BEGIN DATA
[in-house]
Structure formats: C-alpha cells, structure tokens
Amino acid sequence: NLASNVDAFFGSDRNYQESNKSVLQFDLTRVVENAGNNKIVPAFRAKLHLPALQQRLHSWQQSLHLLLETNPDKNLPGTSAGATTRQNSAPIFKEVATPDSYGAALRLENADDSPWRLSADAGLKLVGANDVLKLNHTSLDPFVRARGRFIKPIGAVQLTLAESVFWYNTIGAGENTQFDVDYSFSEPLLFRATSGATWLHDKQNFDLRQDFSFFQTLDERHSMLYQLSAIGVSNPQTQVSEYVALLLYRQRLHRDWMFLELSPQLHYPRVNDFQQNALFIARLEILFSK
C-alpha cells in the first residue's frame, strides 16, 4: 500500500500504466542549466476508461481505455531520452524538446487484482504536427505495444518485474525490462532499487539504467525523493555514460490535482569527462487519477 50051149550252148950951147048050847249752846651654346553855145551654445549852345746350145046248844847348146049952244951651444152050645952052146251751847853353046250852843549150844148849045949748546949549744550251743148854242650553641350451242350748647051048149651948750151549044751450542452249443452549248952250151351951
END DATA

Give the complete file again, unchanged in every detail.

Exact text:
[in-house]
Structure formats: C-alpha cells, structure tokens
Amino acid sequence: NLASNVDAFFGSDRNYQESNKSVLQFDLTRVVENAGNNKIVPAFRAKLHLPALQQRLHSWQQSLHLLLETNPDKNLPGTSAGATTRQNSAPIFKEVATPDSYGAALRLENADDSPWRLSADAGLKLVGANDVLKLNHTSLDPFVRARGRFIKPIGAVQLTLAESVFWYNTIGAGENTQFDVDYSFSEPLLFRATSGATWLHDKQNFDLRQDFSFFQTLDERHSMLYQLSAIGVSNPQTQVSEYVALLLYRQRLHRDWMFLELSPQLHYPRVNDFQQNALFIARLEILFSK
C-alpha cells in the first residue's frame, strides 16, 4: 500500500500504466542549466476508461481505455531520452524538446487484482504536427505495444518485474525490462532499487539504467525523493555514460490535482569527462487519477 50051149550252148950951147048050847249752846651654346553855145551654445549852345746350145046248844847348146049952244951651444152050645952052146251751847853353046250852843549150844148849045949748546949549744550251743148854242650553641350451242350748647051048149651948750151549044751450542452249443452549248952250151351951